You want to have a committee of individuals representing all groups involved. You will want children to give their input as to what they would like to play on, and parents to let you know what they would like to see or not like to see their children utilizing. School and/or parks and rec officials would ideally know what would be age, safety and developmentally appropriate for the children and could help decide on a location. Others would include leaders of fundraising efforts, maybe city council representatives, and experienced installers if possible.

There may be others who would have a stake in the project either as end users or providers of materials. Try to think of everyone who could possibly be involved and would be able to give valuable input. You want to cover all the pluses and minuses you might encounter from start to finish. By using a committee, hopefully, these will all come up in discussion. Make sure safety issues do come up. It is imperative that you have chosen a safe location and equipment.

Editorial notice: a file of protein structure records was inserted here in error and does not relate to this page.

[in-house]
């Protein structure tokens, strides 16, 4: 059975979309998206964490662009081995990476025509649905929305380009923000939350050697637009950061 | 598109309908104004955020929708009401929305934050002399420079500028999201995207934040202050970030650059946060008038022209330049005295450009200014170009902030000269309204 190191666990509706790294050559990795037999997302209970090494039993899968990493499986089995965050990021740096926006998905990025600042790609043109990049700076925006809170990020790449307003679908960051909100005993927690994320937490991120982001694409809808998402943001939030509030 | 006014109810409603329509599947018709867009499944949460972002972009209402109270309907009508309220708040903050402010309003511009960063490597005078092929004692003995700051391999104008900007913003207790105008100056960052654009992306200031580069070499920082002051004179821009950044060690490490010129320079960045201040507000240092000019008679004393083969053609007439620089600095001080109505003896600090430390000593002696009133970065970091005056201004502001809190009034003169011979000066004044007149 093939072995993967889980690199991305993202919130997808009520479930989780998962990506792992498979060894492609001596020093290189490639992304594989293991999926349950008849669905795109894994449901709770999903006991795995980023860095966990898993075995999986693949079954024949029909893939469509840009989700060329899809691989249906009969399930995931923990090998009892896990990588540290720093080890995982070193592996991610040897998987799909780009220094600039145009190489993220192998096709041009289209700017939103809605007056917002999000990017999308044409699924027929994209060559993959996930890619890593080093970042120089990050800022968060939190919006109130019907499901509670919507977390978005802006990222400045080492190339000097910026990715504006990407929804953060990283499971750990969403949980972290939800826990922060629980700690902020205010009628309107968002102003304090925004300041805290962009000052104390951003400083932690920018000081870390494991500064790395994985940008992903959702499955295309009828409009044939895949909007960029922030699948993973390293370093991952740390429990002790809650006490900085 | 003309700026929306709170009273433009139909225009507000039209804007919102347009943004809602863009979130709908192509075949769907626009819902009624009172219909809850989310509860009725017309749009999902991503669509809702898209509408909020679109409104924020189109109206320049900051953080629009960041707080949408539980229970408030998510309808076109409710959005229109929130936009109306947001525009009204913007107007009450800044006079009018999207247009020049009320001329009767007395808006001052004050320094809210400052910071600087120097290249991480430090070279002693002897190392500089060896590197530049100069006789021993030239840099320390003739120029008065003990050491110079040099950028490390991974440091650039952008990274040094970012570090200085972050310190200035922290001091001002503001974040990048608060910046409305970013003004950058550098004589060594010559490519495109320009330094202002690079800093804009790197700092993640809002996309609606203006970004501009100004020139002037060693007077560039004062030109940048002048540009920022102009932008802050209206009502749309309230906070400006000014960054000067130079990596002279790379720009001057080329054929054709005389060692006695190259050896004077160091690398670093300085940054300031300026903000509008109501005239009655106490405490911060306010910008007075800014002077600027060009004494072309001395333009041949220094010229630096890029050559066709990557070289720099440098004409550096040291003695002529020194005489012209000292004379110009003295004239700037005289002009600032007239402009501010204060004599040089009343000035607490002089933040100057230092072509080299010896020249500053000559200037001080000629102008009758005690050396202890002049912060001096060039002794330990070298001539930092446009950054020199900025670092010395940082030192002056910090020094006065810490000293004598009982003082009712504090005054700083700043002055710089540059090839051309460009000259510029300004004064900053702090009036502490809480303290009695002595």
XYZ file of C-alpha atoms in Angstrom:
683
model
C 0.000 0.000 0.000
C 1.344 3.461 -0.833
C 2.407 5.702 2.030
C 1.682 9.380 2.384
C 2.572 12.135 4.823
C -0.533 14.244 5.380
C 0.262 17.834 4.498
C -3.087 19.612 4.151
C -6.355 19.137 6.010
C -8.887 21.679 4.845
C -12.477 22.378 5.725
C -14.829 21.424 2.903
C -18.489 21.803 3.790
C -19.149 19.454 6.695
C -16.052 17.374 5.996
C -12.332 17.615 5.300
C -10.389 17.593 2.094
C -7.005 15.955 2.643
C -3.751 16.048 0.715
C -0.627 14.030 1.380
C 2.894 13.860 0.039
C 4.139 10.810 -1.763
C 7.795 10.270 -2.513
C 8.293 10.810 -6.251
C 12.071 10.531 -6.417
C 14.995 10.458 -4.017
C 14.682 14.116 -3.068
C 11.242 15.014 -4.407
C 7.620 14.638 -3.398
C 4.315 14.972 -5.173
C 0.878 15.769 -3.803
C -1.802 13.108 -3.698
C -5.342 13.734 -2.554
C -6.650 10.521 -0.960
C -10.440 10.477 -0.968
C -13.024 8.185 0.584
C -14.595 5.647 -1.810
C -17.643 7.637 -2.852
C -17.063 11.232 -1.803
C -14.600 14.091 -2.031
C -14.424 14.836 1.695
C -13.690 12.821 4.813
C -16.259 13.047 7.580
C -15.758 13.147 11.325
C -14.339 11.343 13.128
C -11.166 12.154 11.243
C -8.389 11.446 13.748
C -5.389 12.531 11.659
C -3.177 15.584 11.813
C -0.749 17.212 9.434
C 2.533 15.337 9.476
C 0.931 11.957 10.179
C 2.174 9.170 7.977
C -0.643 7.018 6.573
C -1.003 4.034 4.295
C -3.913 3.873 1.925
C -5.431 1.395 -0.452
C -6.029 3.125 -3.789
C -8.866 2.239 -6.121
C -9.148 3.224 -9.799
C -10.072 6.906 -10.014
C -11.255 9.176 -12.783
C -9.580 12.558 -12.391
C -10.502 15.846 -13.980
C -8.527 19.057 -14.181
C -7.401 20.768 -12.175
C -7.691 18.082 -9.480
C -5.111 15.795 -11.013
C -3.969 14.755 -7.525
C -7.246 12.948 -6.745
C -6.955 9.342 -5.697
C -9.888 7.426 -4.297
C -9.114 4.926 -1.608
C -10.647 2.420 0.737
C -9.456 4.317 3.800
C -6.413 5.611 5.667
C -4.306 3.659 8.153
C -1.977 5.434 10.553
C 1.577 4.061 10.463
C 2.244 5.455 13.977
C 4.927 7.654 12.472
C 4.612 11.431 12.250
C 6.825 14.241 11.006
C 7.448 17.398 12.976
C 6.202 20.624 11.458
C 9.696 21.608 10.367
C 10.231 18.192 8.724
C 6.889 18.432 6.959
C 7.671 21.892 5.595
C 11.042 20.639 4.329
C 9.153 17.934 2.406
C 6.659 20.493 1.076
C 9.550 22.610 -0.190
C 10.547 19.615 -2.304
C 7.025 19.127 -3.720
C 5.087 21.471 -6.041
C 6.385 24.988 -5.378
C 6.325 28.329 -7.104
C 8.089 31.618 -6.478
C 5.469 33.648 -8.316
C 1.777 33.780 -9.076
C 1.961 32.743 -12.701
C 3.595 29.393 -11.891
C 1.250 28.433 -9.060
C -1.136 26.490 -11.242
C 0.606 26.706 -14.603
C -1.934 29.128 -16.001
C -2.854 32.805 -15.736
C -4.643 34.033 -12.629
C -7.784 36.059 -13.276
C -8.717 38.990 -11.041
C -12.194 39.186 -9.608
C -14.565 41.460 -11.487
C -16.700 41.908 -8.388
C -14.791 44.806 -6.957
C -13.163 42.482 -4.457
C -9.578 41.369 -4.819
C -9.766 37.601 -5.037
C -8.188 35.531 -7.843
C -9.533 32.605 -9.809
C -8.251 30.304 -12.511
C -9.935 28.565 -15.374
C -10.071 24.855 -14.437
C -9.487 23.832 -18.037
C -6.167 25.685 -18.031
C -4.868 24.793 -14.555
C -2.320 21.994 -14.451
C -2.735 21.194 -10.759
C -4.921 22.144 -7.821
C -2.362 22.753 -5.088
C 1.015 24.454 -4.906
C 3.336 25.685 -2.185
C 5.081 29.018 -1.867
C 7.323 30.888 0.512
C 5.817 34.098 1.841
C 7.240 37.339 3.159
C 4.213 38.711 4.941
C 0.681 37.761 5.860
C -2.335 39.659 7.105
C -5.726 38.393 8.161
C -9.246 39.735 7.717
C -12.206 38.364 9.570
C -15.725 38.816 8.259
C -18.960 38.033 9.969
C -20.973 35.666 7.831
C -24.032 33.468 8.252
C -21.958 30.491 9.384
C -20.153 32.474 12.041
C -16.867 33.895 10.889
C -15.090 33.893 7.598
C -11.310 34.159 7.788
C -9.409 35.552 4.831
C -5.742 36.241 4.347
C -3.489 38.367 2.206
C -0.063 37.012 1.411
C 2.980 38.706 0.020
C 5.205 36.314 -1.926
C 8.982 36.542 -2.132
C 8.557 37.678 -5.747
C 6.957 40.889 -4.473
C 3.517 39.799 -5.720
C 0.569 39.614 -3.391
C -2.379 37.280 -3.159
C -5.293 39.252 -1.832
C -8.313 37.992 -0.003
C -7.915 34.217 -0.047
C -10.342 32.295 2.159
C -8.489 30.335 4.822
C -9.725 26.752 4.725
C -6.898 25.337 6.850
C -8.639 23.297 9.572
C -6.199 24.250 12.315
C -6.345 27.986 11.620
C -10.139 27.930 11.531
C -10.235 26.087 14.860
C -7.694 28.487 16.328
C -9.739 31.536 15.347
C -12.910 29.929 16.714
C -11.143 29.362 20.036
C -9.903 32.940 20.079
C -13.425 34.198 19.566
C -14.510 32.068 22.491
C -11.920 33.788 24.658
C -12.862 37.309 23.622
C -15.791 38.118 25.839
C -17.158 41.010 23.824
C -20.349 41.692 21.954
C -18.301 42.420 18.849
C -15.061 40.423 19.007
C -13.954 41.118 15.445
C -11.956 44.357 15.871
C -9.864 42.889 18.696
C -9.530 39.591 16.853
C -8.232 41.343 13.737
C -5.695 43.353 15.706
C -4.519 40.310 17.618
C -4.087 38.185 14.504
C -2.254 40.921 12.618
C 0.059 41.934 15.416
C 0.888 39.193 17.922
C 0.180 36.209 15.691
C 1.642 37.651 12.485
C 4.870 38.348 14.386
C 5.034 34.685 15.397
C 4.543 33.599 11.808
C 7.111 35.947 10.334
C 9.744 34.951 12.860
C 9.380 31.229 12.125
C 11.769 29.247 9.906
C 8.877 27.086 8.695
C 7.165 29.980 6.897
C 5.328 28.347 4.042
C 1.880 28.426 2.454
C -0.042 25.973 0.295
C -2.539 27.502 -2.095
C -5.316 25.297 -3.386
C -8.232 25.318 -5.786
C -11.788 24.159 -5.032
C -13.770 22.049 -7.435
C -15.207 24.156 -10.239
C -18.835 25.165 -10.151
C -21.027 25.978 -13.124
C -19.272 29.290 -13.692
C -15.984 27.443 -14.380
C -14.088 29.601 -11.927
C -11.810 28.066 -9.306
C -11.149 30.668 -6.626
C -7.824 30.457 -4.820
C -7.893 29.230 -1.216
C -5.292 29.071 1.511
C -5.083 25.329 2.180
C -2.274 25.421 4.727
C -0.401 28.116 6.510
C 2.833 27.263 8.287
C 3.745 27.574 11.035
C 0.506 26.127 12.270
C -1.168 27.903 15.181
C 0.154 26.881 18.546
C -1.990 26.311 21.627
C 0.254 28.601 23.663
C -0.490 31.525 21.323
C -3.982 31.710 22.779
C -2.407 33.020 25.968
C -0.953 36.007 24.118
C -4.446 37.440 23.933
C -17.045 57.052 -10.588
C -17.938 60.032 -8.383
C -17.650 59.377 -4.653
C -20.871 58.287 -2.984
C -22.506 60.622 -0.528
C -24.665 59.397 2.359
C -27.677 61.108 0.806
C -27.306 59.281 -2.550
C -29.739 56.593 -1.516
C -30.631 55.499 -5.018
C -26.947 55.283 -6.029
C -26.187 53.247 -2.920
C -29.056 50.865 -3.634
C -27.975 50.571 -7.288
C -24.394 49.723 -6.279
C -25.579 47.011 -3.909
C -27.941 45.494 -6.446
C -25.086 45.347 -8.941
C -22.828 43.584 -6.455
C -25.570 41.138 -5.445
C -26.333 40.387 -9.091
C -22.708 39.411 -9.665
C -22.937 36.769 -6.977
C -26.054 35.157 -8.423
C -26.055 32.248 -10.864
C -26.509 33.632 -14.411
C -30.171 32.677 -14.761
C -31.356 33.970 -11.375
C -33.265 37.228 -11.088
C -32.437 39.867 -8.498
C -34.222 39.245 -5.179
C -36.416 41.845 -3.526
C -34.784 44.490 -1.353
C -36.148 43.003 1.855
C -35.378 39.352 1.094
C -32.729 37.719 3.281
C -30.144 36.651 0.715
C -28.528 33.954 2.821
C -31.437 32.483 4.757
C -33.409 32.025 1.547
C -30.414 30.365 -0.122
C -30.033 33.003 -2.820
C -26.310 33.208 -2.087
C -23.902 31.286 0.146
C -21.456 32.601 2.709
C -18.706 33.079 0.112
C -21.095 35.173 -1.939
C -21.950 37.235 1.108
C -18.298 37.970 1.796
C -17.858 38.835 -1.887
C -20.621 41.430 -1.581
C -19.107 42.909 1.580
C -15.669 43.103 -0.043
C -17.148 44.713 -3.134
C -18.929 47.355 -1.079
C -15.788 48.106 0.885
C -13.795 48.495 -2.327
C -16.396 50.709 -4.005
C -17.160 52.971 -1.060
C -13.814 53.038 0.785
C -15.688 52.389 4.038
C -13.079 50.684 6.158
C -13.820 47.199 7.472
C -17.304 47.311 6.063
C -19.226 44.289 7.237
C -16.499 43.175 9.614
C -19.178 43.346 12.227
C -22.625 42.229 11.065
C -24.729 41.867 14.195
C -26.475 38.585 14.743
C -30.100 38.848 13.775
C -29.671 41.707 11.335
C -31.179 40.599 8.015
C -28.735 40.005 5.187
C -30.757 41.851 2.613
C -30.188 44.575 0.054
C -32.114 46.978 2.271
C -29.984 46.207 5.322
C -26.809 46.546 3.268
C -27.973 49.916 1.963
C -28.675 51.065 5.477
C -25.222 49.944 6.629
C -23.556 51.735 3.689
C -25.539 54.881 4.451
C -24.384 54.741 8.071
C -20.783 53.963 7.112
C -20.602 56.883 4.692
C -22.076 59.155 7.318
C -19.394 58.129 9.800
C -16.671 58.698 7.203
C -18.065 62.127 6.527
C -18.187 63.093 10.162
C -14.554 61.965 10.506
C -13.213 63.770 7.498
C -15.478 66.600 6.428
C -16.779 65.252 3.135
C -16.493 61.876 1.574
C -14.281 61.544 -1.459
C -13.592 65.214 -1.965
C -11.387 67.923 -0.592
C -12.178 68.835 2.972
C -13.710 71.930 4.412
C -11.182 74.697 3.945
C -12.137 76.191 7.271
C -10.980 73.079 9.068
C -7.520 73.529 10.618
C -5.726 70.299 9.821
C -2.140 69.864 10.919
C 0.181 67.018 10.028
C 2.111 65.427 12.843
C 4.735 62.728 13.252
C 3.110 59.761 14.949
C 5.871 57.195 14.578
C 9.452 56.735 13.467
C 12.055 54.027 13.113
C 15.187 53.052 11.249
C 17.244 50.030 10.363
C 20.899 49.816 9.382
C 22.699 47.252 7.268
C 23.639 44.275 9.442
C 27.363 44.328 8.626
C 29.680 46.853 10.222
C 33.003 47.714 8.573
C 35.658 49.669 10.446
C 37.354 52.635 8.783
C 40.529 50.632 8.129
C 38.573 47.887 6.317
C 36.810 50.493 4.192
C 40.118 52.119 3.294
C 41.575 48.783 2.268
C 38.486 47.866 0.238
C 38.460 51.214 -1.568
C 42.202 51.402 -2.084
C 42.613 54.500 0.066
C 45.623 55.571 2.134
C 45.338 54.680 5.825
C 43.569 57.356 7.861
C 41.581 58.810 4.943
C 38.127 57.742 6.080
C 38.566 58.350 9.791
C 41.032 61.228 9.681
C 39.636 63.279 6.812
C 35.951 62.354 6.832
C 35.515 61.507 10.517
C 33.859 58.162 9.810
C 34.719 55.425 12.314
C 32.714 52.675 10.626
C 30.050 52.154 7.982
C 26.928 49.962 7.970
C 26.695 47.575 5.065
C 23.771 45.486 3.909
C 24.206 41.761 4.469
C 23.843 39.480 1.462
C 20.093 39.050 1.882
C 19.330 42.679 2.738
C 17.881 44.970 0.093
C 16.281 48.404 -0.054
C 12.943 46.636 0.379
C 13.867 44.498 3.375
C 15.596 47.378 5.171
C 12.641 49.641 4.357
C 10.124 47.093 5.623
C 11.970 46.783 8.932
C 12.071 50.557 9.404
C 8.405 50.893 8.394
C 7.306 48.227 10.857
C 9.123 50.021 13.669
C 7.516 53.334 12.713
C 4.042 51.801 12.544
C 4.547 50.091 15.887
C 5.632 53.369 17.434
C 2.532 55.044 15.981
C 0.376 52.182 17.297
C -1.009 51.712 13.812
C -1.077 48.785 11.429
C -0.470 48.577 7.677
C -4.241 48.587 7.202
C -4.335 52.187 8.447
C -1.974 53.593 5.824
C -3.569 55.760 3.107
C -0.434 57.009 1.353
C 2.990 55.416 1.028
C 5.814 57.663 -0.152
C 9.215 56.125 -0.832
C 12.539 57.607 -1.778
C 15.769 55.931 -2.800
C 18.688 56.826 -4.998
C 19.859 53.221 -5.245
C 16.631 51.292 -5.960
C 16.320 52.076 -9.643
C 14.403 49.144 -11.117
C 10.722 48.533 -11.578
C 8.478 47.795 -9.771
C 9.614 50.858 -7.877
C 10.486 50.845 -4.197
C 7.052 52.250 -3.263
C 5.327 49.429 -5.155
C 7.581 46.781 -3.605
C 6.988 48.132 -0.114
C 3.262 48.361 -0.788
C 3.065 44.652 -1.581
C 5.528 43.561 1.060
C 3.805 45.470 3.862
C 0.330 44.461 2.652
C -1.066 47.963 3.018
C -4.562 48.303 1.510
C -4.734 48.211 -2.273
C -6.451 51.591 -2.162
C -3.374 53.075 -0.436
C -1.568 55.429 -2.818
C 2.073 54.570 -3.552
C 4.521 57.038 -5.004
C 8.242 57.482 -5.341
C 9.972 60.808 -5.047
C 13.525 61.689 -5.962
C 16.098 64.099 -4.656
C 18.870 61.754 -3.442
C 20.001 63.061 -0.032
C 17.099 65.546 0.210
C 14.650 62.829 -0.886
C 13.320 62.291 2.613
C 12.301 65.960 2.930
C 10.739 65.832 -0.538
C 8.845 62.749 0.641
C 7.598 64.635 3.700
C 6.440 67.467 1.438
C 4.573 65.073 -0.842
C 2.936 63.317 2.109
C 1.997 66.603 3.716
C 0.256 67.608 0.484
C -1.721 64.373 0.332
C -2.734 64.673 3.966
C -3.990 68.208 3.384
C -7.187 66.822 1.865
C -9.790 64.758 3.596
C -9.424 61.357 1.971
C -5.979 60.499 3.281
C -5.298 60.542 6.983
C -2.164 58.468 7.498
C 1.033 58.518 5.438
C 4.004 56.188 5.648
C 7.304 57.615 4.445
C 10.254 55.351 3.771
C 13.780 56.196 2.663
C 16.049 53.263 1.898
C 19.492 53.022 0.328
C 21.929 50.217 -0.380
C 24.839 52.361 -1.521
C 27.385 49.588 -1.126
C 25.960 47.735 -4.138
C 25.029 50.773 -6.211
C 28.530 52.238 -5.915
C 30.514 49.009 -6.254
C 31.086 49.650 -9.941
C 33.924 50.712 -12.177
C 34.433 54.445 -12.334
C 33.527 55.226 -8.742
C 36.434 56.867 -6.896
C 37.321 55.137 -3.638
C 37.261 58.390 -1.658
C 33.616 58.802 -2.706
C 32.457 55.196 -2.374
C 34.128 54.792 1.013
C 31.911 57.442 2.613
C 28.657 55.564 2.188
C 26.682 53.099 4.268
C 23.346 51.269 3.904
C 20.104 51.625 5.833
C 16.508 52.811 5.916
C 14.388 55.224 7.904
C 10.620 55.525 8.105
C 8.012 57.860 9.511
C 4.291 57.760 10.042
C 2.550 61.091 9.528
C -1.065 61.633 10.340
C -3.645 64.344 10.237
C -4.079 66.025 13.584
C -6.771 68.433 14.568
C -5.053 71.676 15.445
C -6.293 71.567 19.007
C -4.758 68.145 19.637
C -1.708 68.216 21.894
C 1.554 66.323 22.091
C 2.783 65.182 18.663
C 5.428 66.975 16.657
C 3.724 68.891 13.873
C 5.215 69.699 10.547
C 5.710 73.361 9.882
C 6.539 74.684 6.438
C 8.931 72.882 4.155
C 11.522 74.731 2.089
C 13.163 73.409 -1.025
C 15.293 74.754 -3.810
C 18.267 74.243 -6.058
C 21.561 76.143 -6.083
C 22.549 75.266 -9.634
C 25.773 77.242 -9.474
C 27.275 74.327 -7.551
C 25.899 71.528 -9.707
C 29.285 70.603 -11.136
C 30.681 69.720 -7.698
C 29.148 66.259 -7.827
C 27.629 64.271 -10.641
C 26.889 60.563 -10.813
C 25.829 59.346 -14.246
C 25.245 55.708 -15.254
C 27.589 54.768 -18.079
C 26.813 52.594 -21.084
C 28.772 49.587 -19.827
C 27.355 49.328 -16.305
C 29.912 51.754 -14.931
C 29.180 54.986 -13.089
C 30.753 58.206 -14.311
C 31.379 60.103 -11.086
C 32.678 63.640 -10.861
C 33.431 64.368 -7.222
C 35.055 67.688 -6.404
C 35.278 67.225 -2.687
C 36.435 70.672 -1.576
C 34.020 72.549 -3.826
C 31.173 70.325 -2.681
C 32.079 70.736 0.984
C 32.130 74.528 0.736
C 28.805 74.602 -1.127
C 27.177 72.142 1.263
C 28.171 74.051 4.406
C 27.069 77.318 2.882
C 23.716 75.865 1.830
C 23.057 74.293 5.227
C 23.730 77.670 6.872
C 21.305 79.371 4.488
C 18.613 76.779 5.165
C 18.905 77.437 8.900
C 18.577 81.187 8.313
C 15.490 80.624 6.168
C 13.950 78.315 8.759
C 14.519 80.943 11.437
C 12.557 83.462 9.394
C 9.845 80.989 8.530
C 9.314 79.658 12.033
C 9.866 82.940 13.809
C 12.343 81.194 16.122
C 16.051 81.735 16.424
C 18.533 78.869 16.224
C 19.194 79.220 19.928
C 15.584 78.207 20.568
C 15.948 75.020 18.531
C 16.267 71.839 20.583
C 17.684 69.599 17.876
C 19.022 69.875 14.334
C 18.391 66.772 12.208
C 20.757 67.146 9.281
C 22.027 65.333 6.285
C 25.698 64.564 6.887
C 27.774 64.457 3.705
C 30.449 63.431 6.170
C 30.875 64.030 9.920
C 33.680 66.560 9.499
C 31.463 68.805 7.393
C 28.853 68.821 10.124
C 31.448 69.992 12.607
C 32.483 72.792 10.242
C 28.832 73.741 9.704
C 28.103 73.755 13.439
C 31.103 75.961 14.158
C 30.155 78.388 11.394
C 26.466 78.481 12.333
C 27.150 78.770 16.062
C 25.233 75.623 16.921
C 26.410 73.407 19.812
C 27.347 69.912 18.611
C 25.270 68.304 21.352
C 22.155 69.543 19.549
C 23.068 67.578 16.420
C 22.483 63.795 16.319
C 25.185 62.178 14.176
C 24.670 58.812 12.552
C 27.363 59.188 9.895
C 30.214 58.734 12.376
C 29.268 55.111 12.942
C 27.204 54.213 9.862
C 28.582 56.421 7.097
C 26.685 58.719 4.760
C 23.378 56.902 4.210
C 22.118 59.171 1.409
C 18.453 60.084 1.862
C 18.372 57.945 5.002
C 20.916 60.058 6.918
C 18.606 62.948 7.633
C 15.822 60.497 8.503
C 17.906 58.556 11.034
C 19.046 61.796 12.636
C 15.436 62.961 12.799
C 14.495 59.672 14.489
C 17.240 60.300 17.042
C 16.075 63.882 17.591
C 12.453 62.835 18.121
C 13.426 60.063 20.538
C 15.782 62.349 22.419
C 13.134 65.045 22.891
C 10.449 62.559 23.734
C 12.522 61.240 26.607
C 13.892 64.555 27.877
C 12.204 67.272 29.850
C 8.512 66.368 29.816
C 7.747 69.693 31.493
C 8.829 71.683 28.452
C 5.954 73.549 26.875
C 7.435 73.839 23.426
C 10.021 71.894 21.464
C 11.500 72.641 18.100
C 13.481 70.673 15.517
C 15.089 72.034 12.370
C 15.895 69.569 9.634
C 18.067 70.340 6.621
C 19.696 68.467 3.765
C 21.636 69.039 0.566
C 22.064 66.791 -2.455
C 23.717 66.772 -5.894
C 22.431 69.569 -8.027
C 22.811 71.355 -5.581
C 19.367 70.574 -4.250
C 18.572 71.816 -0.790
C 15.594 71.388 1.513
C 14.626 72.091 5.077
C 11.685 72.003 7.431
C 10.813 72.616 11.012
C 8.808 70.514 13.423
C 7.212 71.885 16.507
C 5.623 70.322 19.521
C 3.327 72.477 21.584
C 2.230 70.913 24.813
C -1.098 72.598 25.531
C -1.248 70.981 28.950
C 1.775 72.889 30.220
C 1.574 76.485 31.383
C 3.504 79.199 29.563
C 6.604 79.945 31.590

Everything from fundraising to installation can be volunteer work, and what a sense of ownership and unity a community can gain from this. You have heard that not all of us get to enjoy the shade from the tree we plant ourselves. This is an exception. The community can have a sense of pride and ownership for the project they helped complete. Get everyone you can involved.

Pick up as many catalogs of play equipment that would be suitable for your needs as you can. You want to know your options, and there is a great variety out there. Don’t be afraid to talk with playground company reps as well as other playground organizations. Chances are, they have been in this field a while and can offer suggestions from start to finish of your project.

Are fundraising efforts needed? Generally, they seem to be. Find the person who isn’t afraid to talk with businesses and other potential donors and volunteers to help get the job done. You could find that fundraising efforts can take some time, and your committee can change over time, especially if the project will take a year or so to earn funds for. Don’t let this discourage you. Just realize that this is the way this can go and keep adding to your committee.